Paramedics forced to abandon vehicles to reach Battle two-year-old choking at Butlin's in Bognor Regis, inquest hears

Paramedics rushing to the aid of a two-year-old boy who was choking at Butlin's decided to abandon their vehicles after their path was blocked by bollards at the resort.

Tuesday, 7th January 2020, 4:54 pm
Updated Wednesday, 8th January 2020, 10:43 am
James Manning died at Southampton Hospital on June 20, 2018

Tom Dimmock, a paramedic, said he made the 'quick decision' to leave the ambulance and proceed on foot because a security guard was 'struggling' to put down the bollards by the Gloucester Road entrance on June 6, 2018, an inquest heard.

Members of the public waved him towards the Ocean Drive restaurant, where James Manning, from Battle in East Sussex, was choking on a piece of sausage and receiving first aid from guests.

James was taken to hospital the same day but died two weeks later.

SEE MORE: Two-year-old from Battle died in hospital after choking on sausage at Butlins, Bognor RegisAn inquest at Crawley Coroner's Court heard that paramedics were initially sent to the main entrance of the site, before being redirected to the Gloucester Road entrance by a security guard.

At this entrance, they found the twin gates closed and a barrier down, and said they waited around 30 seconds for these to be opened. Further down the road, their path was blocked by the bollards, where they decided to leave the vehicles.

Thomas Coke-Smyth, the lawyer representing James' mother, suggested that this caused a delay of around two minutes and 45 seconds in total in reaching James - however Chris Green from Butlin's disputed this and said it was 'quite a bit lower'.

Mr Dimmock said that, when he reached James, his face had gone 'a deep blue' and he had gone into cardiac arrest.

Steve Andrews, another paramedic, removed the piece of sausage from James' throat - describing it as four or five centimetres in length and 'quite a solid piece'.

The sausage was lodged past James' tonsils, which Mr Andrews said were 'the biggest' he had seen in a while and were 'pretty much obscuring the back of the throat'.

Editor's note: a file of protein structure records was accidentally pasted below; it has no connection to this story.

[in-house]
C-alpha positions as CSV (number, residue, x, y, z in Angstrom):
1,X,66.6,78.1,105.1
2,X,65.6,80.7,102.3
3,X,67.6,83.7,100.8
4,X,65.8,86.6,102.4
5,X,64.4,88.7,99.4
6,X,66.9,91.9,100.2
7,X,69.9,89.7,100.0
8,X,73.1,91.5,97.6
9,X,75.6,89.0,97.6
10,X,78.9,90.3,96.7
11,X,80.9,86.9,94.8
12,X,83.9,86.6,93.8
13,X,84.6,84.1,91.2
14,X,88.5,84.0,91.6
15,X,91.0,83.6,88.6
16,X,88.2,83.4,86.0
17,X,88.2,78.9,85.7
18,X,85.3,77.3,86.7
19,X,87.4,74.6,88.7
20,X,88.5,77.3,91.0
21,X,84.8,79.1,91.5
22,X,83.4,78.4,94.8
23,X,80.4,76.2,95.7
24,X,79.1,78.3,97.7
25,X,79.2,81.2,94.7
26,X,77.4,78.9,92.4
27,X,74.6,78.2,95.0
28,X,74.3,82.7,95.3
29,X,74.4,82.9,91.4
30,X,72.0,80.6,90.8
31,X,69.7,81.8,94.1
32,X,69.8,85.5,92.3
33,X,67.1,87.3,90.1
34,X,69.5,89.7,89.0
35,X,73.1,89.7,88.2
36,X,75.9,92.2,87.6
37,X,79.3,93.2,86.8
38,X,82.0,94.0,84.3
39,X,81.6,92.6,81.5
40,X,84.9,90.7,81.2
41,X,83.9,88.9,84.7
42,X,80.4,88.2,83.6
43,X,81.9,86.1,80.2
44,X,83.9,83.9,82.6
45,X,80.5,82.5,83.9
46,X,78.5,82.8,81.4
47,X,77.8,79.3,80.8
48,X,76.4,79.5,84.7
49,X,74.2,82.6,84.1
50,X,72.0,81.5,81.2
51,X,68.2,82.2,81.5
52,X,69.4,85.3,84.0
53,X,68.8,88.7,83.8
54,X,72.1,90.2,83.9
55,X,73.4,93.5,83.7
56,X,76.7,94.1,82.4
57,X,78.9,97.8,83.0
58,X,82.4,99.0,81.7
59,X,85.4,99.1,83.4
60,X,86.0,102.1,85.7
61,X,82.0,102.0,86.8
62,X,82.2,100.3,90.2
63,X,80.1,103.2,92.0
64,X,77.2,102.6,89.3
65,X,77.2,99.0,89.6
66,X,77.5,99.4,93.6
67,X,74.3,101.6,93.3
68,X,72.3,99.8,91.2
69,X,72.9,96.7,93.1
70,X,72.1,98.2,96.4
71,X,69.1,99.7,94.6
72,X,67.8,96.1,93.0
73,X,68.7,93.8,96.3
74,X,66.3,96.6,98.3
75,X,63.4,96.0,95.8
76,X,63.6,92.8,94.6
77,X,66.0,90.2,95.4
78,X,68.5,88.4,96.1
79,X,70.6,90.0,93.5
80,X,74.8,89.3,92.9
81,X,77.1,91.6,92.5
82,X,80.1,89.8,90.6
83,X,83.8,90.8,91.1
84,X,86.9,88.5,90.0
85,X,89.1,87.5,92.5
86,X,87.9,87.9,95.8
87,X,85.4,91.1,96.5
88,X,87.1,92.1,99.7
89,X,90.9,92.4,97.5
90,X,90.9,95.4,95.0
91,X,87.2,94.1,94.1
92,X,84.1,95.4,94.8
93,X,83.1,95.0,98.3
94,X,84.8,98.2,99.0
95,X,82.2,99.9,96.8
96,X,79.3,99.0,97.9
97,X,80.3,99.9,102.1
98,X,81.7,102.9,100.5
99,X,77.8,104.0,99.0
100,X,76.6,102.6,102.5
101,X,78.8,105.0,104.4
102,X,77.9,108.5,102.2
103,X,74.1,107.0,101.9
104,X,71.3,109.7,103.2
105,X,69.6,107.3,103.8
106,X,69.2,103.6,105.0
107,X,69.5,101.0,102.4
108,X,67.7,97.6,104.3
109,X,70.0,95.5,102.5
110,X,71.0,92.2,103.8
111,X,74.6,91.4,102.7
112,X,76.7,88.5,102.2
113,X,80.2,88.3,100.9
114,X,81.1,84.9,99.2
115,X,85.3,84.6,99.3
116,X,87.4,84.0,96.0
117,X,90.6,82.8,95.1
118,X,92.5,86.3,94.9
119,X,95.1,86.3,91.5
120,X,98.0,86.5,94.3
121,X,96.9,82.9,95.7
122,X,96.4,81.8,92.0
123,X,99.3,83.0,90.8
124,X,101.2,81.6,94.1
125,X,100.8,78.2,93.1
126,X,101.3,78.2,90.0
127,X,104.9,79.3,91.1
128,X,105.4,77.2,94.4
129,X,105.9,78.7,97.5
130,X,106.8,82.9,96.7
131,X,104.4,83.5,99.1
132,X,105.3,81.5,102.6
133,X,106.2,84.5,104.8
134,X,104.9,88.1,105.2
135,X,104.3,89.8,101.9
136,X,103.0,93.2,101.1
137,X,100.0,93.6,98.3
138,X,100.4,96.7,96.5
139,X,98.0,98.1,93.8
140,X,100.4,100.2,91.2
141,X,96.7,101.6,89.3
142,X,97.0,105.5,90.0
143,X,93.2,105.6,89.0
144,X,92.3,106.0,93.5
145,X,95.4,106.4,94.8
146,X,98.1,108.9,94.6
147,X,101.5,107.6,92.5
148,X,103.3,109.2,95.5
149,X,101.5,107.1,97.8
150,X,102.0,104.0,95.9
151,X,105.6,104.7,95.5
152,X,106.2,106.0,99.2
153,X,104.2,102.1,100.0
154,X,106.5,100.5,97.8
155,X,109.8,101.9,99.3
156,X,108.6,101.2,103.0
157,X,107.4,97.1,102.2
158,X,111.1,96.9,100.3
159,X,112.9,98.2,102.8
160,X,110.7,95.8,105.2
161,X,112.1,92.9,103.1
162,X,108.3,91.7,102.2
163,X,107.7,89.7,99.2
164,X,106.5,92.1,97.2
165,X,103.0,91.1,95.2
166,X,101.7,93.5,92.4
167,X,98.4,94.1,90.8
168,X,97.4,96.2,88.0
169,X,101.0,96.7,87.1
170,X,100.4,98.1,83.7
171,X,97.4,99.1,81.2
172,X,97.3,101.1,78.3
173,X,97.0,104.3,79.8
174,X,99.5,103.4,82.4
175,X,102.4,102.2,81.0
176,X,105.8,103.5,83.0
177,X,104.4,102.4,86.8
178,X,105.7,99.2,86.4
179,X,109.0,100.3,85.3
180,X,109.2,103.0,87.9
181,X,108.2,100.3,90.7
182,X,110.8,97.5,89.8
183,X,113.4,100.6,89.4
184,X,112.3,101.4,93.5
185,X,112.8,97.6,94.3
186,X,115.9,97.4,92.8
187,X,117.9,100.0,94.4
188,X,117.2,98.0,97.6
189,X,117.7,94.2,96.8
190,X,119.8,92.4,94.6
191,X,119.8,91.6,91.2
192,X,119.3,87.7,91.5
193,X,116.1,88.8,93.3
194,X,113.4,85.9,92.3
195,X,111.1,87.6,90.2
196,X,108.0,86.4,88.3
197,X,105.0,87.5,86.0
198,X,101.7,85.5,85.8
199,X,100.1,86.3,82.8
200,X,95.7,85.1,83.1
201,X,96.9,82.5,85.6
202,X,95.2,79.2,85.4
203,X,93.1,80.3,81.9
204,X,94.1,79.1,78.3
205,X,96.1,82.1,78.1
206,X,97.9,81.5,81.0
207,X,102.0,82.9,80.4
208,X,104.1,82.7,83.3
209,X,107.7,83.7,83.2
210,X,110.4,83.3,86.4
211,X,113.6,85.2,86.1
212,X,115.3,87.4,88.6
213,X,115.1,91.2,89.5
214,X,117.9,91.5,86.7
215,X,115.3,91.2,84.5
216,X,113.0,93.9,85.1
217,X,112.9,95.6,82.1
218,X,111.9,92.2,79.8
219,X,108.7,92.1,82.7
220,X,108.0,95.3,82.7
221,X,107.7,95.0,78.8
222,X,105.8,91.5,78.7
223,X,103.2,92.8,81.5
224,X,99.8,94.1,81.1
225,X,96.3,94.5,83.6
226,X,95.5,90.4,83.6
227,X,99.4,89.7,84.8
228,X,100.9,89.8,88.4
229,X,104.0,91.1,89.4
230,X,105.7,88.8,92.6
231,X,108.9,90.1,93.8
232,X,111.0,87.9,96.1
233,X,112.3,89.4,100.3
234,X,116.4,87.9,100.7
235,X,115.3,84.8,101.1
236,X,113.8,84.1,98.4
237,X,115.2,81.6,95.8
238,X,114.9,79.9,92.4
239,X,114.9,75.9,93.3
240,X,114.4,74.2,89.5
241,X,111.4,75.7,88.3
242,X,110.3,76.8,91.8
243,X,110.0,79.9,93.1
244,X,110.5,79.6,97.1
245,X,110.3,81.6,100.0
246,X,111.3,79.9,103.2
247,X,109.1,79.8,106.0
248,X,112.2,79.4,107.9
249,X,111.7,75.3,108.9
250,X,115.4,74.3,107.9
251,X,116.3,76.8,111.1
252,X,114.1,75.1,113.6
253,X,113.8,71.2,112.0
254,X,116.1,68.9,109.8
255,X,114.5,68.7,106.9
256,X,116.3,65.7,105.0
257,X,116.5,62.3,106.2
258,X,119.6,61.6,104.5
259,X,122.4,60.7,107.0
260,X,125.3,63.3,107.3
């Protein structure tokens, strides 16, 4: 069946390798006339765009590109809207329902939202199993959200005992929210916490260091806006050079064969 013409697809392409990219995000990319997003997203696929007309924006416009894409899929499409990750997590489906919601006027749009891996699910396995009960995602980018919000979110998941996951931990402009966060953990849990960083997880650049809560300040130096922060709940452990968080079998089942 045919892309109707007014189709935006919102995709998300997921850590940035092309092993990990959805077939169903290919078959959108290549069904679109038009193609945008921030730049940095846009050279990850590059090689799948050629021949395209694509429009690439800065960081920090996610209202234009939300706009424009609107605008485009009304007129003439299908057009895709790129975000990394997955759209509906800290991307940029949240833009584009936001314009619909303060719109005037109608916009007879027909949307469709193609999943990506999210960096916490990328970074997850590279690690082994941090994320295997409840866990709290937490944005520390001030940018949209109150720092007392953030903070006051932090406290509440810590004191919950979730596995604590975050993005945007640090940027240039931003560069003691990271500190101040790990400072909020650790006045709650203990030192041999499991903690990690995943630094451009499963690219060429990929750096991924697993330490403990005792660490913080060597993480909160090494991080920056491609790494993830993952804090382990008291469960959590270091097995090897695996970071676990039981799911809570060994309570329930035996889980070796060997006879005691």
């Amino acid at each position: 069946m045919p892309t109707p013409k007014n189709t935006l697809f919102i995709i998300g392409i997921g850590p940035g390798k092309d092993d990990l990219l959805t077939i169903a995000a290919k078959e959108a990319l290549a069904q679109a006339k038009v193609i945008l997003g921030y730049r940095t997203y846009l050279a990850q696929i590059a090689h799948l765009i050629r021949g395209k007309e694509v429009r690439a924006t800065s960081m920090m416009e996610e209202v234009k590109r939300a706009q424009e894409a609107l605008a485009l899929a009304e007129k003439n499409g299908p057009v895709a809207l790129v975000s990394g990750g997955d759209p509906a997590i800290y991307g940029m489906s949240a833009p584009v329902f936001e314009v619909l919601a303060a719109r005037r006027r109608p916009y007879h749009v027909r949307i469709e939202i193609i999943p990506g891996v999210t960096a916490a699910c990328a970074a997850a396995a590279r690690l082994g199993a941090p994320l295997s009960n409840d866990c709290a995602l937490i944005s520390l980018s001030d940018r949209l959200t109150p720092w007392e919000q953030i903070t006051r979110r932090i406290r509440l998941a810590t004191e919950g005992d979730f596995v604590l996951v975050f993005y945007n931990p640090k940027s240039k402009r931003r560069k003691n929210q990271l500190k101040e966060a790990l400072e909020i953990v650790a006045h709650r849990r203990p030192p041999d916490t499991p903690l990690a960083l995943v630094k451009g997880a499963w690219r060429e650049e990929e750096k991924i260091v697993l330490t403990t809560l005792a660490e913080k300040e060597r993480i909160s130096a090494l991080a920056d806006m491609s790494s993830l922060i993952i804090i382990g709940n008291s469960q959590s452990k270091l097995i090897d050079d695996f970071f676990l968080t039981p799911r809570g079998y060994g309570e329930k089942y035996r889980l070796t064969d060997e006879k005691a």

The inquest had previously heard that James, who had a history of choking problems, had larger than normal tonsils and was on a waiting list for an appointment at Brighton Hospital about getting them removed.

At 8.36am, James' heart started beating and he started to breathe again. With the bollards now dropped, the ambulance was driven to the door of the restaurant and James was taken to St Richard's Hospital in Chichester.

He was eventually transferred to Southampton Hospital where he died on June 20, 2018.

The inquest today (Tuesday, January 7) also heard from two Butlin's employees who responded to the choking incident.

Rachael Talbot, a team leader at Yacht Club restaurant in Butlin's, was at the venue two doors down from Ocean Drive restaurant when she was called to the scene.

The inquest heard that she was first aid trained, having taken a three day course with an internal trainer at Butlin's in April 2018.

She said that when she reached James, he was already receiving CPR from a guest, who told Ms Talbot that she was an A&E nurse.

Checking the woman was doing what she had been taught to do in her training, Ms Talbot said: "I advised her I was there to take over if she needed."

Ms Talbot said it was a 'busy time' and there were 150 odd guests at the restaurant, as well as three members of staff - one of whom, Kathryn Lander, called the ambulance service.

The inquest continues.